Background: Pregnant women experience significant anxiety and stress, even under normal conditions, and anxiety is the most common psychological disorder during pregnancy. As different ...
Background: Pregnant women experience significant anxiety and stress, even under normal conditions, and anxiety is the most common psychological disorder during pregnancy. As different mental aspects of the COVID-19 pandemic breakout and its psychological consequences at the individual and social levels are neglected, the present study presents a systematic review of pregnant women's anxiety level during the event.
Methods: The present study was conducted in the time range of 01/09/2019-01/06/2020. The study involved searching the MEDLINE in PubMed, SCOPUS, PubPsych, and google scholar databases. Two researchers independently searched the databases and screened the data, and evaluated their quality. After final screening and eliminating the duplicate and irrelevant items, twelve cross-sectional articles were finally included in the study.
Results: The participants were divided into two groups of COVID-19 positive and negative patients. The available information and guides in parallel to reassurance through social media, healthcare professionals, and primary care were the reasons that led to low anxiety scores. The second group's higher anxiety score referred to concerns about the transfer of the disease, house quarantine, inadequate pregnancy care, first delivery, age, low weight during pregnancy, low income, living space, and public use places and transportation.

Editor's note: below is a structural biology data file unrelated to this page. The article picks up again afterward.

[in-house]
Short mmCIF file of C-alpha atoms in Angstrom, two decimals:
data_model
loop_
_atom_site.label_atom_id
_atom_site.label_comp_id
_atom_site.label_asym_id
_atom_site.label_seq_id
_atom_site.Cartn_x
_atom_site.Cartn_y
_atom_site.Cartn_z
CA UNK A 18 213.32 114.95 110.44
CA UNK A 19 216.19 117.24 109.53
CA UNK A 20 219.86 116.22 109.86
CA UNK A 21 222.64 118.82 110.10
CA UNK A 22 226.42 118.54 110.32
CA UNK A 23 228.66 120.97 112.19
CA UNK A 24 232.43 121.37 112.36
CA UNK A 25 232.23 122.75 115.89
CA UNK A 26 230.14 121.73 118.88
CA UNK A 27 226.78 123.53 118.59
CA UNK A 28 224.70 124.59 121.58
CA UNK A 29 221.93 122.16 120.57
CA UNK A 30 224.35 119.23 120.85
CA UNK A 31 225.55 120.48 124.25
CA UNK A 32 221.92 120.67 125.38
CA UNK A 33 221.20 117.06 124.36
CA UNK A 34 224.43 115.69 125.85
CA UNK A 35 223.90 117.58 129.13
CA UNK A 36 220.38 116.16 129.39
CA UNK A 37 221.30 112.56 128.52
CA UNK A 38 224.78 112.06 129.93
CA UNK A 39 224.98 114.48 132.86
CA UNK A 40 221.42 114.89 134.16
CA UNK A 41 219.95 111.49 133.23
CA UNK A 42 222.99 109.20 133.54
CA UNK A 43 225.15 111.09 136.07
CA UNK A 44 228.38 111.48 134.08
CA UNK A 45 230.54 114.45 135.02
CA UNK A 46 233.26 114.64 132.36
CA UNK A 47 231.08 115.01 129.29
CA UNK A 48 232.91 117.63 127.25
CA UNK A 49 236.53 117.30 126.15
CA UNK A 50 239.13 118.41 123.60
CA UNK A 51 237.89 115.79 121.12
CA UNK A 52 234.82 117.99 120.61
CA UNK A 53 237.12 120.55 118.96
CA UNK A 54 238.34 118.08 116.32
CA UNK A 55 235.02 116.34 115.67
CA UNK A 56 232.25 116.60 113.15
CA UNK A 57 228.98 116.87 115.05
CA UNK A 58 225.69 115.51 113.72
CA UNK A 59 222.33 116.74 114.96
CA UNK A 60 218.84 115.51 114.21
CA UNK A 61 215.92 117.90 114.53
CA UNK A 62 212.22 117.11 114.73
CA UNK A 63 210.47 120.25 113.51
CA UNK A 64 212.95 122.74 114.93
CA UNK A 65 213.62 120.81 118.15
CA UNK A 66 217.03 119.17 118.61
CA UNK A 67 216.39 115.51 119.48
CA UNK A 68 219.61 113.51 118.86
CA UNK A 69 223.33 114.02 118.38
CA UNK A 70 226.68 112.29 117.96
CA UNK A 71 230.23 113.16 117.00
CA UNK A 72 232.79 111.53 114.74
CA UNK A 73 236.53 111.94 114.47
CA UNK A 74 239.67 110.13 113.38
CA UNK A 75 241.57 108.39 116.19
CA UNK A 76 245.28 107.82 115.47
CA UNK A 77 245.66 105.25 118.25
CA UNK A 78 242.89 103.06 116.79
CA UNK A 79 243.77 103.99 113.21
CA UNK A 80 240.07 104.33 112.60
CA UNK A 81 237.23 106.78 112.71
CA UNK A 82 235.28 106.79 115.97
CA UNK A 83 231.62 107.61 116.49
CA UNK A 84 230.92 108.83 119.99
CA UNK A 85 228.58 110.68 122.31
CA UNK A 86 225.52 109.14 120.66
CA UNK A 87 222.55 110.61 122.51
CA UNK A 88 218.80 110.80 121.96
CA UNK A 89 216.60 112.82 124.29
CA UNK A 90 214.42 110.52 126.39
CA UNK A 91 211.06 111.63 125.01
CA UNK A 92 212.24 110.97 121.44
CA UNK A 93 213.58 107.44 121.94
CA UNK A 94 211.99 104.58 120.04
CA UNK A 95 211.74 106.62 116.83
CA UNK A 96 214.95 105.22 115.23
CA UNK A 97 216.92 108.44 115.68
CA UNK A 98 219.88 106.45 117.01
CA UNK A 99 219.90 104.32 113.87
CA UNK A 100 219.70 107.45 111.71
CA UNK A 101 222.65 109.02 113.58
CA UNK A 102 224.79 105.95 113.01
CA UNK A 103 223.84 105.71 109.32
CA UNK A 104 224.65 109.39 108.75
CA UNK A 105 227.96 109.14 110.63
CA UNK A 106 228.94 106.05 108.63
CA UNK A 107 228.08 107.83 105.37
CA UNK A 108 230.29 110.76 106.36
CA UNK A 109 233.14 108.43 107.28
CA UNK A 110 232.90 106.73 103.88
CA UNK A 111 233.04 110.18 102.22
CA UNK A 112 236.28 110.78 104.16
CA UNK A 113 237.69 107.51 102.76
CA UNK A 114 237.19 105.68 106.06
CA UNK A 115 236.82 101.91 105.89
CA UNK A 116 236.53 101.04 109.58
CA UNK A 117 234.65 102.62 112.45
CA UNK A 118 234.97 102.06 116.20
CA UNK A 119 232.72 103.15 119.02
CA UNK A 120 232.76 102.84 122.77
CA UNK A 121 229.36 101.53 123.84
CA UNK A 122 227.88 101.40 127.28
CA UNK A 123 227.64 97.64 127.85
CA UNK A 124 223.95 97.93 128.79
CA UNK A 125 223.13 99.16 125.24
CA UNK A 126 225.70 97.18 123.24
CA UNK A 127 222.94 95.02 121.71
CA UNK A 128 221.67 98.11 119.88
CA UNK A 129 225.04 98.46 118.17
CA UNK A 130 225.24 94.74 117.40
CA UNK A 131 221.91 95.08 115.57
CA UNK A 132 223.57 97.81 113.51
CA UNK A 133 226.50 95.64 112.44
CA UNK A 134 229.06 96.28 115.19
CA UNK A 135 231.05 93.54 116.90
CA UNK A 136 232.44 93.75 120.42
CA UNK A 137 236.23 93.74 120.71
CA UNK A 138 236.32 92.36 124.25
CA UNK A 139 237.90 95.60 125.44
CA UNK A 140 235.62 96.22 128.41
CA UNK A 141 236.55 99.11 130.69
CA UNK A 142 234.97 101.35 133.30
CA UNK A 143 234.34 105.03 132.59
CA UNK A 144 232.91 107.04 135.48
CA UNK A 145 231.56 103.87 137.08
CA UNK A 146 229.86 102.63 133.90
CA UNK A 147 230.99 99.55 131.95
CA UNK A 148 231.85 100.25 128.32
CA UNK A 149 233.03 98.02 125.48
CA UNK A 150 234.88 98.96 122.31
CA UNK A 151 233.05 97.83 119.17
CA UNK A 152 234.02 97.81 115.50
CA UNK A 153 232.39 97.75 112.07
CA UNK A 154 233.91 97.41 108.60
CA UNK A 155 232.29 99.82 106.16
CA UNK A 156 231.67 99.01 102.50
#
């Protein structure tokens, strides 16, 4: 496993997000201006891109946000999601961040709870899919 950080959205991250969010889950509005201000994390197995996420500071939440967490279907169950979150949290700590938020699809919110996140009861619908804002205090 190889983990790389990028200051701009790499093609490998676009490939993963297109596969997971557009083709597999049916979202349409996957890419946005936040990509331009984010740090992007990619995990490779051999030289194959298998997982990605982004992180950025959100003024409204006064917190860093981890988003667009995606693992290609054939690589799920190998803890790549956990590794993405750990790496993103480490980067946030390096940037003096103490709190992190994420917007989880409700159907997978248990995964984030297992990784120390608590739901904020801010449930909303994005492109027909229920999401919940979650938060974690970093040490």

Conclusion: Increasing mothers’ awareness about Coronavirus transmission, risk factors and providing online advice on prenatal care via mobile phones and the internet can reduce their anxiety and stress. It is also suggested that the medical team reassure mothers, provide the child delivery services, and the subsequent care services in the houses wherever these services are required